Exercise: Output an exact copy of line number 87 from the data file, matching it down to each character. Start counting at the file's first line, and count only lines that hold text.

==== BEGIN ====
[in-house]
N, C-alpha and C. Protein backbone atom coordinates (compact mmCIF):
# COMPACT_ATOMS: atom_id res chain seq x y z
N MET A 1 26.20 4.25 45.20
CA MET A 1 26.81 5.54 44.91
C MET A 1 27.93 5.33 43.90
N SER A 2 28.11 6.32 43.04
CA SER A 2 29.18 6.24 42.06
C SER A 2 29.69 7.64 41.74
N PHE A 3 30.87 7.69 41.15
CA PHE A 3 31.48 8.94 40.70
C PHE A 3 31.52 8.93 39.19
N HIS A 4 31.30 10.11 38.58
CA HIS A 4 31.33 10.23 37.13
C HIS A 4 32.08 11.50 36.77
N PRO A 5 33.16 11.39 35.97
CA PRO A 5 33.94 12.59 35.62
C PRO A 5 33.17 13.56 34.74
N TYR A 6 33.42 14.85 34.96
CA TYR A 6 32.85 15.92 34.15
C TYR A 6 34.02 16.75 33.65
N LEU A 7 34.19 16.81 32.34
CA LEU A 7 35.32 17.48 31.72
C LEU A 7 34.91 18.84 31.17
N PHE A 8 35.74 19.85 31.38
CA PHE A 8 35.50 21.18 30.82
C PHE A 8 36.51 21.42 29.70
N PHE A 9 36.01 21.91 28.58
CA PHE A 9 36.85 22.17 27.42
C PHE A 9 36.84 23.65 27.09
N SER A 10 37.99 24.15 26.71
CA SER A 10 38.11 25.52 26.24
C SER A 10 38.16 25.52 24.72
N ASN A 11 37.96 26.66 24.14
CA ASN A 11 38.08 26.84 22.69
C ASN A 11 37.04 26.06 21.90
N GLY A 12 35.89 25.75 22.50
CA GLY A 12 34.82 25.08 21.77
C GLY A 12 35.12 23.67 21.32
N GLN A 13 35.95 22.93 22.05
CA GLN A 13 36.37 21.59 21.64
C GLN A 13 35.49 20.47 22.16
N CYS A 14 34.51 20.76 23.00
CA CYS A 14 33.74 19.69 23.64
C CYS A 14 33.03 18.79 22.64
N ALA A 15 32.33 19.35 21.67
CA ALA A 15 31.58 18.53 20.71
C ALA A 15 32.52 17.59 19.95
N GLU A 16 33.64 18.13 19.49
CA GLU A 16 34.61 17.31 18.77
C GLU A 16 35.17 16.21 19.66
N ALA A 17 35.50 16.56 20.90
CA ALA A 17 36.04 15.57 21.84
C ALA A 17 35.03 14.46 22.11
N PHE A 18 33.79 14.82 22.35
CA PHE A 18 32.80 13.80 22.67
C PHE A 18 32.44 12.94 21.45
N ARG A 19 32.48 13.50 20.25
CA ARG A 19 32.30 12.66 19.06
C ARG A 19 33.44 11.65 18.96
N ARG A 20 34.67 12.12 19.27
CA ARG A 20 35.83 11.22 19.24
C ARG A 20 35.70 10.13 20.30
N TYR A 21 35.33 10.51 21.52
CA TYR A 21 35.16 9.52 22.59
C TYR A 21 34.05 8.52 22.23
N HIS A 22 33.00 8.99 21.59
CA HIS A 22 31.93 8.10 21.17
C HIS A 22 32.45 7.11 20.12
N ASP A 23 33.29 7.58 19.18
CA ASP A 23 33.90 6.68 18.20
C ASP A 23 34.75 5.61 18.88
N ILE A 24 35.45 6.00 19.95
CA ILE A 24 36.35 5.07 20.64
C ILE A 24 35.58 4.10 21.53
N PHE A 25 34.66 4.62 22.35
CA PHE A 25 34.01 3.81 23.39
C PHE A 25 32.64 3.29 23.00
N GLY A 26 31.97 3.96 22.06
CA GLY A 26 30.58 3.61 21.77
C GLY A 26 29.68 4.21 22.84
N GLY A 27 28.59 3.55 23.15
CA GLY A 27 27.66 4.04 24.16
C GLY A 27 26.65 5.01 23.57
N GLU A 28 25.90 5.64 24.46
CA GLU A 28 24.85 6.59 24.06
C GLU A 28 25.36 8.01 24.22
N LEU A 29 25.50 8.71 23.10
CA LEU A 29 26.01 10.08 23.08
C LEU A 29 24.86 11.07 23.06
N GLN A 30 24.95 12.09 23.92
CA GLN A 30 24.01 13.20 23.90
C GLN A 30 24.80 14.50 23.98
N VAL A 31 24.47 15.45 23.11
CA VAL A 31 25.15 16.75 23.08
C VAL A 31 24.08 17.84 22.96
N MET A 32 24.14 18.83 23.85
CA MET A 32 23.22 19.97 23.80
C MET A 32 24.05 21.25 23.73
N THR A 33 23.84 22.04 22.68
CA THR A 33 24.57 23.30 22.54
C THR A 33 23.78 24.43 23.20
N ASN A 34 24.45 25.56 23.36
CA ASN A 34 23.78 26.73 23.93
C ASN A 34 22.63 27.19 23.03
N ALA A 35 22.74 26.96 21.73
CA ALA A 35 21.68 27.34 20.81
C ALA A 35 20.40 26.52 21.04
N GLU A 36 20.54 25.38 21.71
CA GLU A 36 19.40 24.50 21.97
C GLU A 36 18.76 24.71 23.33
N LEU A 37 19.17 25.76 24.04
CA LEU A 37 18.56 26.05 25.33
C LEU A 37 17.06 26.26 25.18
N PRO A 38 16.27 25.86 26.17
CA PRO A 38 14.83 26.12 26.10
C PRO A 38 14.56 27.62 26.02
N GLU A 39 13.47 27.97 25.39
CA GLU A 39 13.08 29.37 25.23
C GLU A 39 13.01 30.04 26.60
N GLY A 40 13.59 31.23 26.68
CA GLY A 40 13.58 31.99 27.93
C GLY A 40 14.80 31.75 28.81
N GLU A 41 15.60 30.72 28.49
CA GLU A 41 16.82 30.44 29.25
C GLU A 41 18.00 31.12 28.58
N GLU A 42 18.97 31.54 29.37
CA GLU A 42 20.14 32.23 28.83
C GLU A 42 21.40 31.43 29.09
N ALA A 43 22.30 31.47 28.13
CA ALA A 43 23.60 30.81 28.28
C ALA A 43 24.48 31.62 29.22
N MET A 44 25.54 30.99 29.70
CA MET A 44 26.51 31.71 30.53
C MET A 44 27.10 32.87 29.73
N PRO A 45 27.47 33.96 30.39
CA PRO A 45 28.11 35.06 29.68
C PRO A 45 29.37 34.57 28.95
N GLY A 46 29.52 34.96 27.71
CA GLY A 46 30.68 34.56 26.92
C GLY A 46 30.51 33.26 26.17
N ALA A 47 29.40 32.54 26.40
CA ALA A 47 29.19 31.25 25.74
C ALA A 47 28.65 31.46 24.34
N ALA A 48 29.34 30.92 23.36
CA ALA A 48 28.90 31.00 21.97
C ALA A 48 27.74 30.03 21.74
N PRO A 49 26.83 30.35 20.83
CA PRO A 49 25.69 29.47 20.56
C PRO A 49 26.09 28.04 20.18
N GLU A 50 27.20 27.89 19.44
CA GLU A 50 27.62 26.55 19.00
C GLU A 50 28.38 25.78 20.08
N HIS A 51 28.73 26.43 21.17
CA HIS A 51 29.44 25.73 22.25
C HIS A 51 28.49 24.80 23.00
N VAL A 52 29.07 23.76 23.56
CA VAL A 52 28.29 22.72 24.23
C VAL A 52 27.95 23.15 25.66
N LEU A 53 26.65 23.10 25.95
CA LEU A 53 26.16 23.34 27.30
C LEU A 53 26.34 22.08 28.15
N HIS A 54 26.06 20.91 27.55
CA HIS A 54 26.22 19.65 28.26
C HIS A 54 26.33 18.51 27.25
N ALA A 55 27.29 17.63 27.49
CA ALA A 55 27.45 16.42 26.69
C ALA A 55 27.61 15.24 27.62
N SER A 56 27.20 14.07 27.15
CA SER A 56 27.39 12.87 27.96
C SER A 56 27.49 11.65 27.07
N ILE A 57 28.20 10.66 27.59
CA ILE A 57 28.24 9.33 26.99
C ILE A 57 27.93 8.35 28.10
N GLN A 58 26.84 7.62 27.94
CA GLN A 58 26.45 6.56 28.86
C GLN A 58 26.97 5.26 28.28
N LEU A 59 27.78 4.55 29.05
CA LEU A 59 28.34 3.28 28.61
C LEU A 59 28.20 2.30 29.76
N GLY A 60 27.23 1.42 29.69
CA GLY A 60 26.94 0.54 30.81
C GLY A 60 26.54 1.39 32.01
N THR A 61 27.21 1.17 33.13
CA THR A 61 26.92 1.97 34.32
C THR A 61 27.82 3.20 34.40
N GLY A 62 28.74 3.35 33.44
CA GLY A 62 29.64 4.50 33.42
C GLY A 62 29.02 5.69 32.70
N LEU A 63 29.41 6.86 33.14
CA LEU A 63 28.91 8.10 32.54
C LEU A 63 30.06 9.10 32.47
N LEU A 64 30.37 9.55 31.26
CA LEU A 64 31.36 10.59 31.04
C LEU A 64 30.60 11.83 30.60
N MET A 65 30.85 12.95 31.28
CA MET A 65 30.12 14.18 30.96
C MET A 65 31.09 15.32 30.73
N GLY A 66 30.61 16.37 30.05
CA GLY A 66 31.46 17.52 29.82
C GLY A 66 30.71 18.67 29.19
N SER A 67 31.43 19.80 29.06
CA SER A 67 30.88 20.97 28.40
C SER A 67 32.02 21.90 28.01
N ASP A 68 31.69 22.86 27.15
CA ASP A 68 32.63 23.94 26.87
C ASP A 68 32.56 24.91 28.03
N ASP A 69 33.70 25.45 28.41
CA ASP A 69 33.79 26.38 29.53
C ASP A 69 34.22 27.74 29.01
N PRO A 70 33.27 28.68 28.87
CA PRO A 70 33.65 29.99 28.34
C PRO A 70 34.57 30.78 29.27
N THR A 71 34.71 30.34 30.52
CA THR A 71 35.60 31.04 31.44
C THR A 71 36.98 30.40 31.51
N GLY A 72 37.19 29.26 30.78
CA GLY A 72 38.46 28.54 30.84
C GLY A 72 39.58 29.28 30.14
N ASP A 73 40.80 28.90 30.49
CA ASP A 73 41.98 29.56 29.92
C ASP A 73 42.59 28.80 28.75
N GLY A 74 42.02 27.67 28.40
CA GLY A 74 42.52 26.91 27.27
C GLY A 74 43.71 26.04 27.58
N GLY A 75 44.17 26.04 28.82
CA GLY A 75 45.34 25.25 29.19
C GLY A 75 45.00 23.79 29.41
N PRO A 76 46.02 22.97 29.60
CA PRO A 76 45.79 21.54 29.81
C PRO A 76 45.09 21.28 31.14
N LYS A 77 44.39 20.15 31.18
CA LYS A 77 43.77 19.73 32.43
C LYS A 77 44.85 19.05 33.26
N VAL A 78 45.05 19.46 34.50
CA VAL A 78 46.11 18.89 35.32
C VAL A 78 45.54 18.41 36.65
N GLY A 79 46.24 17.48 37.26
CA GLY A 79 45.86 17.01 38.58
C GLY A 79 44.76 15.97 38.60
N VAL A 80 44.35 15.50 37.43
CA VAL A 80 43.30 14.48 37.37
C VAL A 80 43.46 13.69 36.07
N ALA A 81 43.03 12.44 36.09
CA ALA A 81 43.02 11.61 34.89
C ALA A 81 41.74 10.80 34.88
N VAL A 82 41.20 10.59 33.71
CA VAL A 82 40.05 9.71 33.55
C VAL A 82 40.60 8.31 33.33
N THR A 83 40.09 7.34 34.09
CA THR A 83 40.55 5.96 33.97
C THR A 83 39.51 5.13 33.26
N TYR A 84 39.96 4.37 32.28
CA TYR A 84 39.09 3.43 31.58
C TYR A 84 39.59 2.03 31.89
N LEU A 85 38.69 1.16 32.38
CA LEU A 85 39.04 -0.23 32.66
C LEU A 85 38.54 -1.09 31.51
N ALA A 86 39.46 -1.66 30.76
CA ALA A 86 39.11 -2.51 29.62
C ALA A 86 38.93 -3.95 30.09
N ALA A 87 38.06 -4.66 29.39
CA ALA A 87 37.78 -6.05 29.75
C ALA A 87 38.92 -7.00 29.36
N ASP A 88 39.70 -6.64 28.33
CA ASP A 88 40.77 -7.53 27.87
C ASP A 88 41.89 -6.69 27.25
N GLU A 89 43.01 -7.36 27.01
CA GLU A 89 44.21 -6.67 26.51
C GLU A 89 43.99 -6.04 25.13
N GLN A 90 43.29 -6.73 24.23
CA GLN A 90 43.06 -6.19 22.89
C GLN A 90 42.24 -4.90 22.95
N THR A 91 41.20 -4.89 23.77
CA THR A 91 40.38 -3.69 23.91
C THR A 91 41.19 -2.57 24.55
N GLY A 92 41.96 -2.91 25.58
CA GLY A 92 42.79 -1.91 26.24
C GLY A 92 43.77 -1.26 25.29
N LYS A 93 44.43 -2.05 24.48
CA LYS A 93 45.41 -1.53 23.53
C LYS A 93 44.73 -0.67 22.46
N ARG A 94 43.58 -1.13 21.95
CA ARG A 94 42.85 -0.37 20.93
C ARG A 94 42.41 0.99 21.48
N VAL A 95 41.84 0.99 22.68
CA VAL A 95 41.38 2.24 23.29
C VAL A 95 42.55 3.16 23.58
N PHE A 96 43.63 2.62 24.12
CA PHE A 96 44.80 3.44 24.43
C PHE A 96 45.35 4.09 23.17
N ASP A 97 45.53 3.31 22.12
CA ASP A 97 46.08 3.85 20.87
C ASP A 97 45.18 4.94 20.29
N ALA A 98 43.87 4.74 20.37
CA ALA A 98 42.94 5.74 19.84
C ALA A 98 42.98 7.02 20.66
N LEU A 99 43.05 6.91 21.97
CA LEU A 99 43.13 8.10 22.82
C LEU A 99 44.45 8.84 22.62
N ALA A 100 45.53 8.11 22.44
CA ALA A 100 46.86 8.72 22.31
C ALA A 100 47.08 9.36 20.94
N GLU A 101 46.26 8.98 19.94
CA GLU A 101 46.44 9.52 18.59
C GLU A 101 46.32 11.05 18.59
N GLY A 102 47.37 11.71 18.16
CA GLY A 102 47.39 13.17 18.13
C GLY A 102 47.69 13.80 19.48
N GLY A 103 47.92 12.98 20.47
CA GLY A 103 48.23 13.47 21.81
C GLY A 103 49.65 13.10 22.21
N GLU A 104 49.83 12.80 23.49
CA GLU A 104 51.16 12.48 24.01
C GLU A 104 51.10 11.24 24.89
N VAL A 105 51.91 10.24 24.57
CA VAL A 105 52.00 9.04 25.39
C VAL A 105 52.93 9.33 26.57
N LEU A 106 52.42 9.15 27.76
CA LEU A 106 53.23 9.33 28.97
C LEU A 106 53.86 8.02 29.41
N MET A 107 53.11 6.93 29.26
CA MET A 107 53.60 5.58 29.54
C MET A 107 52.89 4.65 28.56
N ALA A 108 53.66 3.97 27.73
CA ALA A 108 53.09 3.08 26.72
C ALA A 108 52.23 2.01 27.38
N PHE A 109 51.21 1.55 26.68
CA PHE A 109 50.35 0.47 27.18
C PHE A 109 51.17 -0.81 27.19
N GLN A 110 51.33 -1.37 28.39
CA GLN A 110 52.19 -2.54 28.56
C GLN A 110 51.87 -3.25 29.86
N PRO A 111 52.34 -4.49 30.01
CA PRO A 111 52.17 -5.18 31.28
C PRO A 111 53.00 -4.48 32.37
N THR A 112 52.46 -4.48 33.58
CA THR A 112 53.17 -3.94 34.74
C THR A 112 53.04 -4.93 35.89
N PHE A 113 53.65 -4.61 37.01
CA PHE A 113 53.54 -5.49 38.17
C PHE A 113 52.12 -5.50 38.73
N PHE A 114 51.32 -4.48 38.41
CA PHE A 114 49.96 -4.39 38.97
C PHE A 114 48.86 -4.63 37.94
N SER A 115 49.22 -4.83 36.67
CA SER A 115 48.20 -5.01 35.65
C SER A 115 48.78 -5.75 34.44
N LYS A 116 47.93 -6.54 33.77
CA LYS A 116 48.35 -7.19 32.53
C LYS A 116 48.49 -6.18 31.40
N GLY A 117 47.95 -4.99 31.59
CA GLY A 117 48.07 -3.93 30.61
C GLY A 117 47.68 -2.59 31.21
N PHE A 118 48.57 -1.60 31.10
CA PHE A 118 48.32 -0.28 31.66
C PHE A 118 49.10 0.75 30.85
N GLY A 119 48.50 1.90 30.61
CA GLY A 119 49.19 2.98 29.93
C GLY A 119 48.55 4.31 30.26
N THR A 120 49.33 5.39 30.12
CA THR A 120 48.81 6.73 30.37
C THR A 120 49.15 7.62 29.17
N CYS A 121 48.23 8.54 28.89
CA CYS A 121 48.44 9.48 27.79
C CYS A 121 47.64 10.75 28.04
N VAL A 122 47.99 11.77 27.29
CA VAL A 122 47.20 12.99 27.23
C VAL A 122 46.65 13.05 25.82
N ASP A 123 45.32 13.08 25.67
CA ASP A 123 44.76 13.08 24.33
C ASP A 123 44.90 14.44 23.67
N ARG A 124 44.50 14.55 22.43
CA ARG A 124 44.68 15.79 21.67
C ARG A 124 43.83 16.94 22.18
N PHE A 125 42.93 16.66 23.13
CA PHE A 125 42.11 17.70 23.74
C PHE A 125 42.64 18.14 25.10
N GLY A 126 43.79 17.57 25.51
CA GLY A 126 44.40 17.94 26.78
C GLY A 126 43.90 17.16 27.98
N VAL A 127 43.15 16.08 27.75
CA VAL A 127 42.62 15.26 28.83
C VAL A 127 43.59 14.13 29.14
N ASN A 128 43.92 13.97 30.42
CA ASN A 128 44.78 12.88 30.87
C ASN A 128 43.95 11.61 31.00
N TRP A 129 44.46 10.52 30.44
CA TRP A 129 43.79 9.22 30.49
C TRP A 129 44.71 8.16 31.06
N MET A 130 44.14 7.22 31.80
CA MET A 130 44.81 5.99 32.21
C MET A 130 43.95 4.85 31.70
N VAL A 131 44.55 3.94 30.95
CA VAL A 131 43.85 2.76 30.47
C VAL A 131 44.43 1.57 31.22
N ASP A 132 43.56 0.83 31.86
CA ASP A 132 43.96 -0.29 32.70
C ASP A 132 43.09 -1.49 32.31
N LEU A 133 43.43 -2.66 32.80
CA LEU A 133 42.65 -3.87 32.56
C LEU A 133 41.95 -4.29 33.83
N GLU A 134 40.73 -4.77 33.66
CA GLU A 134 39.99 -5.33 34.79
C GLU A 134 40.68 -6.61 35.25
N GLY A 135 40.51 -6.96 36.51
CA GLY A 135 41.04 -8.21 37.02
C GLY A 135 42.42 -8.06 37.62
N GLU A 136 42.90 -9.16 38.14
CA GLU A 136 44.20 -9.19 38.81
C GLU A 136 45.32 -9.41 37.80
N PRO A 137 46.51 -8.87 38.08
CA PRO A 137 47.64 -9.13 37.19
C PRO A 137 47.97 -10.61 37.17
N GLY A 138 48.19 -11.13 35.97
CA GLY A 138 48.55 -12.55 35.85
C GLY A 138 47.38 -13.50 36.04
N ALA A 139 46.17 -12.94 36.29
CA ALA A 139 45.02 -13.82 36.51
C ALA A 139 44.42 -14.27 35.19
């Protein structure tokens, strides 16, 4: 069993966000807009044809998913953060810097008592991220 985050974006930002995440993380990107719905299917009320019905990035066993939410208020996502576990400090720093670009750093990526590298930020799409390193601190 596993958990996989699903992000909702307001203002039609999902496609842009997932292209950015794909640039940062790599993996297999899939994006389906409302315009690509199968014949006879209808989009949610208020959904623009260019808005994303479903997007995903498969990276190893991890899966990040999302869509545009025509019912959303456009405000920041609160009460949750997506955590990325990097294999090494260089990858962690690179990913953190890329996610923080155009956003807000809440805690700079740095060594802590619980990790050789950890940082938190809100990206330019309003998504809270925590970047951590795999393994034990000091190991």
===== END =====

C GLU A 28 25.36 8.01 24.22